In Part 1, I discussed how Carrie and I travel frequently in part due to the fact that we do so inexpensively. Today’s post will center on how we make travel a priority in our lives by cutting back in other areas of common household expenditure.
Before I begin, I think that it’s worth pointing out that I acknowledge that travel is not a priority for everyone. Maybe you honestly don’t have a burning desire to see the world. That’s ok, no judgement here. But, everyone is usually yearning for something out of life that might seem out of reach due to financial limitations. Maybe your burning desire is to go back to school and earn that degree you never finished. Or you’d love to buy that new house or car. Or possibly you’d simply love to find a way to live off of one income, so either you or your spouse can focus more on your family. Whatever YOU want out of life, you can have. It is a matter of making it a priority and living the rest of your life accordingly, so you can pursue your goal.
Cutting back on expenses
Priorities…It may seem strange at first that a family that spends money on travel “cuts back on expenses”. Travel might initially seem like something that should be thought of AFTER all the other bills are paid! Well, if we thought like that, we might not ever go anywhere! Instead, we think of travel as a priority, and budget for it right along with paying for electricity and buying food!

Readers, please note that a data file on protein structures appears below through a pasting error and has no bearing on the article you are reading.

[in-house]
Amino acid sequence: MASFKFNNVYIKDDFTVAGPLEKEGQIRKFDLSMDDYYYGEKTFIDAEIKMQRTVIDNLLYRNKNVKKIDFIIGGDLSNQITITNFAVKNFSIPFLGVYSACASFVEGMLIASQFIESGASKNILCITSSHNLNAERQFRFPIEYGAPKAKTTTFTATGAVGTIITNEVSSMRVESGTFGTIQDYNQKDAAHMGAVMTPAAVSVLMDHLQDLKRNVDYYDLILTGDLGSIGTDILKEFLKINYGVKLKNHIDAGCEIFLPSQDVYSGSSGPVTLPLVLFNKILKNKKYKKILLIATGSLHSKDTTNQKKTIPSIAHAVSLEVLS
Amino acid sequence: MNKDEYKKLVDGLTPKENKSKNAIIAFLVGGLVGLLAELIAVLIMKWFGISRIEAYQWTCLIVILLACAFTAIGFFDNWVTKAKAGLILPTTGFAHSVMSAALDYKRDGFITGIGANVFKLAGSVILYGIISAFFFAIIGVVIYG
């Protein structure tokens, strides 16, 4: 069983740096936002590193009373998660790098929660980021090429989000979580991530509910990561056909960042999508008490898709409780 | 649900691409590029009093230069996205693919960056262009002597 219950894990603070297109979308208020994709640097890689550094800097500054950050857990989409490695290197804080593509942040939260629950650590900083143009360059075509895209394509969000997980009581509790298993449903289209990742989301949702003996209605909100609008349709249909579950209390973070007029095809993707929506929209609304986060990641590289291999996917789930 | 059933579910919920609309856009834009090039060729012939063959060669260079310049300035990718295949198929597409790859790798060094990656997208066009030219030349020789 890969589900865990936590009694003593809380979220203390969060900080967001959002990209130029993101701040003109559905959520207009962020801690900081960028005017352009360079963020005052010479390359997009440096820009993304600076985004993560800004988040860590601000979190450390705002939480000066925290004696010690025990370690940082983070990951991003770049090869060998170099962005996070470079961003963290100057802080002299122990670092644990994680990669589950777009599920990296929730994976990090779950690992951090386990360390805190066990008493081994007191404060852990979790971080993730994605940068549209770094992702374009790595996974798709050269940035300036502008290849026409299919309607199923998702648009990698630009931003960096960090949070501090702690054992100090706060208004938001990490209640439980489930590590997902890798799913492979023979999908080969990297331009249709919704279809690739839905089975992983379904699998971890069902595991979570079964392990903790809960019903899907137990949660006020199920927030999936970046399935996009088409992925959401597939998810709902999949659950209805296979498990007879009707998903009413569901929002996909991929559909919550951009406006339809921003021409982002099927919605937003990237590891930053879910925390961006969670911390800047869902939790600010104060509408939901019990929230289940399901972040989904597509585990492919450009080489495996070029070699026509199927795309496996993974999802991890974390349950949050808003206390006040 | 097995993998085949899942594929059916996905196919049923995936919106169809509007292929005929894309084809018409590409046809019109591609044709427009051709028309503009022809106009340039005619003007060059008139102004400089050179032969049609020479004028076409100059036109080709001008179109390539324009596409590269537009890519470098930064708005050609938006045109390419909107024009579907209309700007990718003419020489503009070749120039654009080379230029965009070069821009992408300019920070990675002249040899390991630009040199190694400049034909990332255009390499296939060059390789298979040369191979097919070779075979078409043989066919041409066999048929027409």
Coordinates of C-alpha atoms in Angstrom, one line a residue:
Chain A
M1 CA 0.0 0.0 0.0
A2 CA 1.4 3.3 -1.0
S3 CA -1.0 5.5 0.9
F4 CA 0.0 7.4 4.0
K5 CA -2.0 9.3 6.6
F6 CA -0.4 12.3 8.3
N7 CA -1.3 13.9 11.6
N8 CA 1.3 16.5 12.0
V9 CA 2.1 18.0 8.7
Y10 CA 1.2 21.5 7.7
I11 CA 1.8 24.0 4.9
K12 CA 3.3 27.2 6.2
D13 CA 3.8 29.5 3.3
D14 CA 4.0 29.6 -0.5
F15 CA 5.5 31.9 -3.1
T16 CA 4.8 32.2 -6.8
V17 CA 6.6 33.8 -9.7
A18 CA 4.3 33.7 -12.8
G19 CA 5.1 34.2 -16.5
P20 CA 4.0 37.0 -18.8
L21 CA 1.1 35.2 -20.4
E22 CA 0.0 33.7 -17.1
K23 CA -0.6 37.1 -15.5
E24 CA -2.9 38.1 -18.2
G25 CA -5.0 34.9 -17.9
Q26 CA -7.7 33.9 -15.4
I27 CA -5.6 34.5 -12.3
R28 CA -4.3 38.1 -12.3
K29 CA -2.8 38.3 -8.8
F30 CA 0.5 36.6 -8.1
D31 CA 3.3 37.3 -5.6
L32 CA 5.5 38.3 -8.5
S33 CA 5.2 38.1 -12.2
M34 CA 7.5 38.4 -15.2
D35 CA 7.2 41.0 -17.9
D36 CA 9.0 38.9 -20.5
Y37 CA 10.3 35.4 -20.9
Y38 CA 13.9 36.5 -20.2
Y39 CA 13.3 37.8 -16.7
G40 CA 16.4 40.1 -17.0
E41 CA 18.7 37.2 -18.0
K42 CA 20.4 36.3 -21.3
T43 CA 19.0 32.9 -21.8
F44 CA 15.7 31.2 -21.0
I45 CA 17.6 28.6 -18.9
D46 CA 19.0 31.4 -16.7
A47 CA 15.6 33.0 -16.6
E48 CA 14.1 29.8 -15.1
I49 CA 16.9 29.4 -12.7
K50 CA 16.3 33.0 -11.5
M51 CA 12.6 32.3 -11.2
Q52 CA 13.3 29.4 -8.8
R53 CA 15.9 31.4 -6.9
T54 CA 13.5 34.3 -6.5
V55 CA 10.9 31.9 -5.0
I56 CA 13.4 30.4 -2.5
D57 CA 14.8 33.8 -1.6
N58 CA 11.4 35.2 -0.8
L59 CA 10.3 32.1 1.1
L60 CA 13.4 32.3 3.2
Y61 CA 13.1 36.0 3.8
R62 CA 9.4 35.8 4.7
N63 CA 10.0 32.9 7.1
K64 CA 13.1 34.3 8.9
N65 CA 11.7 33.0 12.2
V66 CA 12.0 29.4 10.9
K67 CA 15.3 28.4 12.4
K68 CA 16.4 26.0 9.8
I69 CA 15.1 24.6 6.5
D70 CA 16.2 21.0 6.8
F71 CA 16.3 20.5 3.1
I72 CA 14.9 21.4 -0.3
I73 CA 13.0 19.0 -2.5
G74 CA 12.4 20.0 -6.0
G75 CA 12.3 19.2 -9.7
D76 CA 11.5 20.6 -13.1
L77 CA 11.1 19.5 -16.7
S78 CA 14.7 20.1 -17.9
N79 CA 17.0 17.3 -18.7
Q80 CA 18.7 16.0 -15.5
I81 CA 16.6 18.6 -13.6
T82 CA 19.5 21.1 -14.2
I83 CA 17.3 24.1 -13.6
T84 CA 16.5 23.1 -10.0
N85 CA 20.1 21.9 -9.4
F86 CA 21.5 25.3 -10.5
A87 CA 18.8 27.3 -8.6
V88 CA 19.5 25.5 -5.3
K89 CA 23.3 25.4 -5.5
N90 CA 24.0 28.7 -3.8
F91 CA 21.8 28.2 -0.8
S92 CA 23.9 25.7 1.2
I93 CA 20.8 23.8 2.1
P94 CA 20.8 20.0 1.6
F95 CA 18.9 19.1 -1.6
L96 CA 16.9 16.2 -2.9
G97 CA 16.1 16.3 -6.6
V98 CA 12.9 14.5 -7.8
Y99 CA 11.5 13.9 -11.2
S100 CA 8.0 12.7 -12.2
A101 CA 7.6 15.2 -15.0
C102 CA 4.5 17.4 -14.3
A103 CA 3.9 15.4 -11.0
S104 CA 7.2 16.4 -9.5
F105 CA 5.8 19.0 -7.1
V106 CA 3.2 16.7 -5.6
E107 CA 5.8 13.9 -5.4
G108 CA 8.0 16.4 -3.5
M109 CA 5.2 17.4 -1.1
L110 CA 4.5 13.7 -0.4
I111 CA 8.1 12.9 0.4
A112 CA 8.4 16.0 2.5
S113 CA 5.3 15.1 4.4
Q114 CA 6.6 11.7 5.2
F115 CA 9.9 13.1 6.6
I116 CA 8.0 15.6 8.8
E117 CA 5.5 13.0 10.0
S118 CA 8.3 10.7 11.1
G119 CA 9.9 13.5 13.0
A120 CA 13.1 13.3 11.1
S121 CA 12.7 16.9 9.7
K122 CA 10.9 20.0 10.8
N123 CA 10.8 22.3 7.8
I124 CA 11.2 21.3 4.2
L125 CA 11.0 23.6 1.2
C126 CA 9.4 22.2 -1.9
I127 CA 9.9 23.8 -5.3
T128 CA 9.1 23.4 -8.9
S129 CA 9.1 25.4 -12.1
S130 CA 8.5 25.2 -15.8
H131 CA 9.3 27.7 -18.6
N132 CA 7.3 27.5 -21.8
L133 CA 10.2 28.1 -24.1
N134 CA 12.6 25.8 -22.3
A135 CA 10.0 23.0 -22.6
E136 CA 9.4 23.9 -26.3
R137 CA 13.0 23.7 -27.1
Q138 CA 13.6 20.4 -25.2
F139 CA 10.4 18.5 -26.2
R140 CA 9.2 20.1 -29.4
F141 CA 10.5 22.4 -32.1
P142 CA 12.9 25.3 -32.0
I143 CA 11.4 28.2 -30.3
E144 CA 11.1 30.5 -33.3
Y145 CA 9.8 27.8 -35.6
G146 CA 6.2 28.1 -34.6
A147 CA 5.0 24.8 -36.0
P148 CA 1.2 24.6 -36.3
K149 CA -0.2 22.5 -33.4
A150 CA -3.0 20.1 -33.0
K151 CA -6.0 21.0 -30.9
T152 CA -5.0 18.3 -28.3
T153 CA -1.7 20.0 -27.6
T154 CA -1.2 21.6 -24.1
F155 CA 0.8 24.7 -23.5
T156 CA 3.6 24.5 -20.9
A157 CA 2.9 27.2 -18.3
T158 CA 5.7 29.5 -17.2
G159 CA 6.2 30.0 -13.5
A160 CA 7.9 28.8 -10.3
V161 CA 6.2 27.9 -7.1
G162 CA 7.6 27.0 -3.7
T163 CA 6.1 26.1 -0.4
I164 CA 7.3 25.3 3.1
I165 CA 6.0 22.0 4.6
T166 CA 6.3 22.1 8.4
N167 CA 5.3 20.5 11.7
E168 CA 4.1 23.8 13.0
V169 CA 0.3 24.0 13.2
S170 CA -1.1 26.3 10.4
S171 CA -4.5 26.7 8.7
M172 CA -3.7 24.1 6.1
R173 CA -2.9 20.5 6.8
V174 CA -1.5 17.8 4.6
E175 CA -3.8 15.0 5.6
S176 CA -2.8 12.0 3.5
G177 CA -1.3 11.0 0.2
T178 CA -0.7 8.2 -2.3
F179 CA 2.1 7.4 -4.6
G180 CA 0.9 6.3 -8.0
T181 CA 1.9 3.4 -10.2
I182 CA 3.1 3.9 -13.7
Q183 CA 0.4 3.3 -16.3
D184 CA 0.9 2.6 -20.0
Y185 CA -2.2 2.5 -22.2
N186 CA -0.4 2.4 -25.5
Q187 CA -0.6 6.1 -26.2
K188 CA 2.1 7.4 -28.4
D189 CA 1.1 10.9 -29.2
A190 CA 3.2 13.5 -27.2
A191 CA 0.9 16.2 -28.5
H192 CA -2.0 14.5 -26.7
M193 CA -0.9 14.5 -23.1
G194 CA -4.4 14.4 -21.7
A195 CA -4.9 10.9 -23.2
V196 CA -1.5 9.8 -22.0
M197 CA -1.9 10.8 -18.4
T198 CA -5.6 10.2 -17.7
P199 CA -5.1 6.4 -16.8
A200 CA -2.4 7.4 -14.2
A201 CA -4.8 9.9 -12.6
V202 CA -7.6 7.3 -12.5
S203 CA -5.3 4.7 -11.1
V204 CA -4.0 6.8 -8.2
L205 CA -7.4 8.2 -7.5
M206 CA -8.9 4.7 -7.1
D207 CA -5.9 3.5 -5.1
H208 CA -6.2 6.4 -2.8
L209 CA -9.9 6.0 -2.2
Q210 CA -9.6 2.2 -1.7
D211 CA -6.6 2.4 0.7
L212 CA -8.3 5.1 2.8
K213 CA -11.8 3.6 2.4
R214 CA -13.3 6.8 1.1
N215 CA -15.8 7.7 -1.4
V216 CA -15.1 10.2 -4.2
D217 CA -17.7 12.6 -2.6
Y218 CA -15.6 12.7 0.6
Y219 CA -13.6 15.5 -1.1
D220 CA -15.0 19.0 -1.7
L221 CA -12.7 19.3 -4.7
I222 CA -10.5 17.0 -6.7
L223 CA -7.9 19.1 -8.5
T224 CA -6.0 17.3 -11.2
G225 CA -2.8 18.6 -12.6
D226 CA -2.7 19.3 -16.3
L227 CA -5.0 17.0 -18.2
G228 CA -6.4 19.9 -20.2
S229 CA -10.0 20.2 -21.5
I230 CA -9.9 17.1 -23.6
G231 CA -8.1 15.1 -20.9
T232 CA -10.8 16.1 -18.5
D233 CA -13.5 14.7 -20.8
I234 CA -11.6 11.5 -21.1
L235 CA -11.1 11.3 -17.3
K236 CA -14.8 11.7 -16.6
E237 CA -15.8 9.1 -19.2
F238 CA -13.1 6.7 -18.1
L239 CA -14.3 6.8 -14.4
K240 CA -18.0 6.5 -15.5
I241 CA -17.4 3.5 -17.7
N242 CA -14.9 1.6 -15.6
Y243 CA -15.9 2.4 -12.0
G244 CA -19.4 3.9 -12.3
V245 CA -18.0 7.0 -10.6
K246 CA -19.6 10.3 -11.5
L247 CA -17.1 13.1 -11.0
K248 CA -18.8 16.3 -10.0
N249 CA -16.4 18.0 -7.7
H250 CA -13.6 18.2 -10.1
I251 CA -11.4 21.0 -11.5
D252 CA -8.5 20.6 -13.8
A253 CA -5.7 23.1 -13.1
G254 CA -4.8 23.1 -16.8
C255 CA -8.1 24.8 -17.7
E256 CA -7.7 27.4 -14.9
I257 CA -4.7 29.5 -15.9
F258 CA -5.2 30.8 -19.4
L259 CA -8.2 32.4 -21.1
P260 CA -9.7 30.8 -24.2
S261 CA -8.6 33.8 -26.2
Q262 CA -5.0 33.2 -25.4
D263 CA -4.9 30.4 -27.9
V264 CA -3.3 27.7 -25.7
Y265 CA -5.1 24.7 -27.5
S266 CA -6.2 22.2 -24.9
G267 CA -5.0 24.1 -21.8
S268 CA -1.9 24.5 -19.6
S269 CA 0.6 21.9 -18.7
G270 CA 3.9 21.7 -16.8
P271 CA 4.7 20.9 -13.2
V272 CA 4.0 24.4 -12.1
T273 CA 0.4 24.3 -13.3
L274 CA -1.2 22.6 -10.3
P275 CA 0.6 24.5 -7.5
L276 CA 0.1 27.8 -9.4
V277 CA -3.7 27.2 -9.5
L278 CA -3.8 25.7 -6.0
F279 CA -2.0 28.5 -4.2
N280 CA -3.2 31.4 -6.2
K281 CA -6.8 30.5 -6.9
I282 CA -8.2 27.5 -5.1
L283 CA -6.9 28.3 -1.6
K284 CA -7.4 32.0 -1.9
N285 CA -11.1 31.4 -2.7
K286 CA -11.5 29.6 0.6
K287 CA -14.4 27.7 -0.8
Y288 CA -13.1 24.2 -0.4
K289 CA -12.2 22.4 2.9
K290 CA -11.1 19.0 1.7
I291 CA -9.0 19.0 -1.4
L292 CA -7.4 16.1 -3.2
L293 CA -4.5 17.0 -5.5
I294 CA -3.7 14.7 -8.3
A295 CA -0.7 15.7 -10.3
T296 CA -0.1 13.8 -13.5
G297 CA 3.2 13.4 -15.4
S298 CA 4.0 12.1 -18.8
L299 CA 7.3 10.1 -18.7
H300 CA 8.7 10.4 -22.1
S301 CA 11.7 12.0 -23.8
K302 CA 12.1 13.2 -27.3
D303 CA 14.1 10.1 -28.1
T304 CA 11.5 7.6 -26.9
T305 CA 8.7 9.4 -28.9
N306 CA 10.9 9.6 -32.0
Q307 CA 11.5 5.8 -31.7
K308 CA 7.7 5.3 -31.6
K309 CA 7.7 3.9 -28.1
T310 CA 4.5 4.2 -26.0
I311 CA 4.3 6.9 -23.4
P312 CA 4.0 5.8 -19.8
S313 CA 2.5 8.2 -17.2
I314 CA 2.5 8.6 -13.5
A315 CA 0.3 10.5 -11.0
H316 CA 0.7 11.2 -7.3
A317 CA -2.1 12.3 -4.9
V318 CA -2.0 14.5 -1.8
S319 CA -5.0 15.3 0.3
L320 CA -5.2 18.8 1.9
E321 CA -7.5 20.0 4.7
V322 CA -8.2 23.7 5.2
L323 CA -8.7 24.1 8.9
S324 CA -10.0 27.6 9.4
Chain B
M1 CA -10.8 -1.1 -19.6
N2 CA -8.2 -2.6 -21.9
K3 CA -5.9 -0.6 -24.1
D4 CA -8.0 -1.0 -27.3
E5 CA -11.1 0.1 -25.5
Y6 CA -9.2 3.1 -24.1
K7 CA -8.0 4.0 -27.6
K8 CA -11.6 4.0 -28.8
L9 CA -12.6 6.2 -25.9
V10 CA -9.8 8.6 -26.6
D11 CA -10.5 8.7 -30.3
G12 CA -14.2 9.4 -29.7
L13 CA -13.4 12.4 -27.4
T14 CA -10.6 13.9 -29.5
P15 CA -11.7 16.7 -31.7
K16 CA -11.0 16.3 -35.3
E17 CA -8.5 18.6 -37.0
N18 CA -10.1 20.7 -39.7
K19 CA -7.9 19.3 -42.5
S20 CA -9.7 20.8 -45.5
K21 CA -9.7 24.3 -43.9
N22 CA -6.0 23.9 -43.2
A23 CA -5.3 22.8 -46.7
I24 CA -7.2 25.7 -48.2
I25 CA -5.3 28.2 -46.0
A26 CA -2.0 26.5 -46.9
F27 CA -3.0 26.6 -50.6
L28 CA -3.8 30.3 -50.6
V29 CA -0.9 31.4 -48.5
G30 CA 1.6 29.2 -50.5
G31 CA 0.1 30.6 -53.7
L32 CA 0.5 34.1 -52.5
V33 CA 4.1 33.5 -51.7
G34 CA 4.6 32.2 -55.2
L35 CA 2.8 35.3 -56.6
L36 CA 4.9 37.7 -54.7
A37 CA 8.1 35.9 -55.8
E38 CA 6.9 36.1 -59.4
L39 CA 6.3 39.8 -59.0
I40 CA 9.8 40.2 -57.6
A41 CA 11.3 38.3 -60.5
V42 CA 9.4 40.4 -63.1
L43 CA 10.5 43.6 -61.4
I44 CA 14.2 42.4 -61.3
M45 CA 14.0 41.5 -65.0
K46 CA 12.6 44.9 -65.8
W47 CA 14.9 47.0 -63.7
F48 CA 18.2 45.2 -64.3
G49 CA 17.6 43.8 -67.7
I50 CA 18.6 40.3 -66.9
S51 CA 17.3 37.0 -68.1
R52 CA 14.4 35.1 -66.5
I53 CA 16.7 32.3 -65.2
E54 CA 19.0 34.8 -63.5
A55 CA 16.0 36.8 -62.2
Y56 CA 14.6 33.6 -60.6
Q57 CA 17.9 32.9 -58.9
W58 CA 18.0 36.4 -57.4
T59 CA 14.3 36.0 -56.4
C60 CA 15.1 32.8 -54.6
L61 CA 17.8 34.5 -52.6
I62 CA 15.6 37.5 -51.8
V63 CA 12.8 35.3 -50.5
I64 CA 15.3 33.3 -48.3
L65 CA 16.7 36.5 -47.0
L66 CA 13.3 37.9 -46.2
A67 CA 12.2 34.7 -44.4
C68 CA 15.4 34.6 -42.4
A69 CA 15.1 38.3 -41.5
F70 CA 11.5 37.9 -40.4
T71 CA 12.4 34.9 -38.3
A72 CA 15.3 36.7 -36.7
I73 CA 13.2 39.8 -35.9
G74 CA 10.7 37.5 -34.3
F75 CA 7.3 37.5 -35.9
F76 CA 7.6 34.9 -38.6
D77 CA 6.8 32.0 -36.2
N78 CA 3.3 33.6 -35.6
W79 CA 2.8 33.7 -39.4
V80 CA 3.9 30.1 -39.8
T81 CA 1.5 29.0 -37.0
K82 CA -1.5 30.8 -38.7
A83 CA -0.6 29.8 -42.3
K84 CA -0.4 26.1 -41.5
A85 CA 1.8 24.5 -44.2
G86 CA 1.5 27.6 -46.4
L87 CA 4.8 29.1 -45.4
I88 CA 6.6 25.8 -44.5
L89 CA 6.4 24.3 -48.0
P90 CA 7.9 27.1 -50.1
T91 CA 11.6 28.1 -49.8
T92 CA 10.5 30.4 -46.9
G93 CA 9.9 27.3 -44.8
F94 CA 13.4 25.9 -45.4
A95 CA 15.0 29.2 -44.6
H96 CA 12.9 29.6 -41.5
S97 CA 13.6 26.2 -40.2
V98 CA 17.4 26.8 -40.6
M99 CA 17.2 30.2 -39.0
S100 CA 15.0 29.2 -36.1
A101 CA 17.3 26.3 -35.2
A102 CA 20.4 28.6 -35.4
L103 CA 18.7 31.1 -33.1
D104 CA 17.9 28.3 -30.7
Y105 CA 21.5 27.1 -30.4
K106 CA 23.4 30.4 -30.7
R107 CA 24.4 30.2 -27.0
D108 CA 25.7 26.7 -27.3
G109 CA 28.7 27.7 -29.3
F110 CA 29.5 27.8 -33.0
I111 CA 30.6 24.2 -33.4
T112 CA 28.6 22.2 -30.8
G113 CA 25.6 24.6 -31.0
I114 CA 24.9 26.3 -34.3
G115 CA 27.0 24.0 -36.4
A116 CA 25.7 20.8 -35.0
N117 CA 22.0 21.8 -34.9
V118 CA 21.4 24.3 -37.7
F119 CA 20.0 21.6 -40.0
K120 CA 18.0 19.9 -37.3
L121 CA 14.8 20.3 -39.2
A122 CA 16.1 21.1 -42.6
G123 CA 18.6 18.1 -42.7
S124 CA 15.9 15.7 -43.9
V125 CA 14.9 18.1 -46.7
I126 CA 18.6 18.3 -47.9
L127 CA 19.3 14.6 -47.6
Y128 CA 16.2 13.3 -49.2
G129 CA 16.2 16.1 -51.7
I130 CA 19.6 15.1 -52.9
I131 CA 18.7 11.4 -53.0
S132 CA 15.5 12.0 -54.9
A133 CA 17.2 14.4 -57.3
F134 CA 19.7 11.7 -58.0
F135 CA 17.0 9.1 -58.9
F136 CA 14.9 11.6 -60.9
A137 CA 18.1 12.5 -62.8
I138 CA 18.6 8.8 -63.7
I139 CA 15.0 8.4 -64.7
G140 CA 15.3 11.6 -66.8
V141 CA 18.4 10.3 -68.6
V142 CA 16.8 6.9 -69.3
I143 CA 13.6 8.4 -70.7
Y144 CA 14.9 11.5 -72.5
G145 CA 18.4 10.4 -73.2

Here are a few of the areas where our typical household expenditures look a little different than your average American’s:
- Housing. Carrie bought our house for next to nothing, and fixed it up herself, even adding to it through the years. Even if you’re not that handy, still consider my next point: buy what you can honestly afford, and even then, buy less, or in a less expensive area. It can be extremely difficult to afford to do much else with a hefty mortgage payment due each month. Do you really have to have a small mansion in the suburbs?
- Cars. Carrie and I own three cars- all are over 10 years old, all are paid off. As a matter of fact, our oldest car is nearing the 20-year mark! Americans tend to have a bit of a love affair with new cars that in our opinion, is extremely financially wasteful. Cars are an awful investment; in fact, they are no investment at all. Buy, don’t lease. When you buy, go for quality and durability over flashy gadgets that will be expensive to fix in a couple years. All three of our cars are in excellent working condition, in part because we take the time to maintain them properly. Things like simple, regular oil changes extend the life of your car’s engine and shouldn’t be skimped on. While you’re at it, you might consider learning how to do some basic maintenance and fix-it’s yourself. Carrie has replaced a windshield wiper motor, washer fluid pump, and the headlights on two of our cars (I mean the headlights- not just the bulbs!), just by “Googling” how-to videos and ordering the correct parts online. This has saved us hundreds if not thousands.